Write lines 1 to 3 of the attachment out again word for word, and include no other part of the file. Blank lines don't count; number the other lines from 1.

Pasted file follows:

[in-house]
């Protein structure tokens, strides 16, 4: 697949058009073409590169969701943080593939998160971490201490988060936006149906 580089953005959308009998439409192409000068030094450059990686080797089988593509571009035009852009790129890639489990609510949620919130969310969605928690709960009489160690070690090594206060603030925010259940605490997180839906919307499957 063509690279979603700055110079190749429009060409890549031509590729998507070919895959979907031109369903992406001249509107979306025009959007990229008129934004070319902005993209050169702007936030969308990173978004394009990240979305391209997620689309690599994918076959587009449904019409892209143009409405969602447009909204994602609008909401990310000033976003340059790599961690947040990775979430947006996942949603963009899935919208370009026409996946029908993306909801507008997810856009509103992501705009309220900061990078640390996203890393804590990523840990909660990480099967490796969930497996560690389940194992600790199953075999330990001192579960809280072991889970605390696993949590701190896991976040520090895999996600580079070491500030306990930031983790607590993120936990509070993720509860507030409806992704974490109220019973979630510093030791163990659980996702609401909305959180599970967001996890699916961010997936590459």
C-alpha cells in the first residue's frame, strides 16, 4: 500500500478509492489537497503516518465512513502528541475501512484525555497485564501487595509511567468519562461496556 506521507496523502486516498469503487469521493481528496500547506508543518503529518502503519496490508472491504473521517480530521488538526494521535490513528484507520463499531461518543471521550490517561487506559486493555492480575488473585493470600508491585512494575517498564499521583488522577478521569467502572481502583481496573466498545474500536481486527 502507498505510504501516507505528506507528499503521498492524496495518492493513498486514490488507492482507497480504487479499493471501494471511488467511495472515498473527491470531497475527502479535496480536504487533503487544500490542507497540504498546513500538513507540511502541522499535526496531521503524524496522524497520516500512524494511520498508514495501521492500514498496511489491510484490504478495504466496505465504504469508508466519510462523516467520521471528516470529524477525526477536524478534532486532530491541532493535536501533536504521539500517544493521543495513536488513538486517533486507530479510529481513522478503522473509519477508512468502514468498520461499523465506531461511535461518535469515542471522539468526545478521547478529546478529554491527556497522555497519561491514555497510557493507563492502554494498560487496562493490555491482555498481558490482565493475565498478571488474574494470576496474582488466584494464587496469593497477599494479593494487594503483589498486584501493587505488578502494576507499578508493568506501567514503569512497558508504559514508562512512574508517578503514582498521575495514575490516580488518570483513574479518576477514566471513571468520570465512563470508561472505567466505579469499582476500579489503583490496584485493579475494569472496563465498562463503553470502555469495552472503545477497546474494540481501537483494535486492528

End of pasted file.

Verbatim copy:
[in-house]
């Protein structure tokens, strides 16, 4: 697949058009073409590169969701943080593939998160971490201490988060936006149906 580089953005959308009998439409192409000068030094450059990686080797089988593509571009035009852009790129890639489990609510949620919130969310969605928690709960009489160690070690090594206060603030925010259940605490997180839906919307499957 063509690279979603700055110079190749429009060409890549031509590729998507070919895959979907031109369903992406001249509107979306025009959007990229008129934004070319902005993209050169702007936030969308990173978004394009990240979305391209997620689309690599994918076959587009449904019409892209143009409405969602447009909204994602609008909401990310000033976003340059790599961690947040990775979430947006996942949603963009899935919208370009026409996946029908993306909801507008997810856009509103992501705009309220900061990078640390996203890393804590990523840990909660990480099967490796969930497996560690389940194992600790199953075999330990001192579960809280072991889970605390696993949590701190896991976040520090895999996600580079070491500030306990930031983790607590993120936990509070993720509860507030409806992704974490109220019973979630510093030791163990659980996702609401909305959180599970967001996890699916961010997936590459």
C-alpha cells in the first residue's frame, strides 16, 4: 500500500478509492489537497503516518465512513502528541475501512484525555497485564501487595509511567468519562461496556 506521507496523502486516498469503487469521493481528496500547506508543518503529518502503519496490508472491504473521517480530521488538526494521535490513528484507520463499531461518543471521550490517561487506559486493555492480575488473585493470600508491585512494575517498564499521583488522577478521569467502572481502583481496573466498545474500536481486527 502507498505510504501516507505528506507528499503521498492524496495518492493513498486514490488507492482507497480504487479499493471501494471511488467511495472515498473527491470531497475527502479535496480536504487533503487544500490542507497540504498546513500538513507540511502541522499535526496531521503524524496522524497520516500512524494511520498508514495501521492500514498496511489491510484490504478495504466496505465504504469508508466519510462523516467520521471528516470529524477525526477536524478534532486532530491541532493535536501533536504521539500517544493521543495513536488513538486517533486507530479510529481513522478503522473509519477508512468502514468498520461499523465506531461511535461518535469515542471522539468526545478521547478529546478529554491527556497522555497519561491514555497510557493507563492502554494498560487496562493490555491482555498481558490482565493475565498478571488474574494470576496474582488466584494464587496469593497477599494479593494487594503483589498486584501493587505488578502494576507499578508493568506501567514503569512497558508504559514508562512512574508517578503514582498521575495514575490516580488518570483513574479518576477514566471513571468520570465512563470508561472505567466505579469499582476500579489503583490496584485493579475494569472496563465498562463503553470502555469495552472503545477497546474494540481501537483494535486492528